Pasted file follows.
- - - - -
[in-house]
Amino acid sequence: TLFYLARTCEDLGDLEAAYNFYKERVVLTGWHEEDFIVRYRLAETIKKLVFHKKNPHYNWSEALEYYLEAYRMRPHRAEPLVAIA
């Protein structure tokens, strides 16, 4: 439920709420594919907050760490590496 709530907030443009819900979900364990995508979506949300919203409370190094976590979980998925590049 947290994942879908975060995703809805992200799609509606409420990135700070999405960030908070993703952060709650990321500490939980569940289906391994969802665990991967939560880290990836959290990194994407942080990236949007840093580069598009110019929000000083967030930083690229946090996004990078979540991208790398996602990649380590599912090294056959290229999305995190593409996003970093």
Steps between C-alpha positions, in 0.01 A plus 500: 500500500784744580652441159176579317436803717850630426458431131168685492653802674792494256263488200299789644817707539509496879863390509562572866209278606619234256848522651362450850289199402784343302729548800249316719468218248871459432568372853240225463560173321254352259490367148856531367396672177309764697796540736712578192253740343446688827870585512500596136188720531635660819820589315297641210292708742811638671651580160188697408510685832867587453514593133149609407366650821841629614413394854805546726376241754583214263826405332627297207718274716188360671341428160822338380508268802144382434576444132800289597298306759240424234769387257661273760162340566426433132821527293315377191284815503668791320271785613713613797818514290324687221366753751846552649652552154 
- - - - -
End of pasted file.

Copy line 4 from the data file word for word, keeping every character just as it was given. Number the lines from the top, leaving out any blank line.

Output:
Steps between C-alpha positions, in 0.01 A plus 500: 500500500784744580652441159176579317436803717850630426458431131168685492653802674792494256263488200299789644817707539509496879863390509562572866209278606619234256848522651362450850289199402784343302729548800249316719468218248871459432568372853240225463560173321254352259490367148856531367396672177309764697796540736712578192253740343446688827870585512500596136188720531635660819820589315297641210292708742811638671651580160188697408510685832867587453514593133149609407366650821841629614413394854805546726376241754583214263826405332627297207718274716188360671341428160822338380508268802144382434576444132800289597298306759240424234769387257661273760162340566426433132821527293315377191284815503668791320271785613713613797818514290324687221366753751846552649652552154 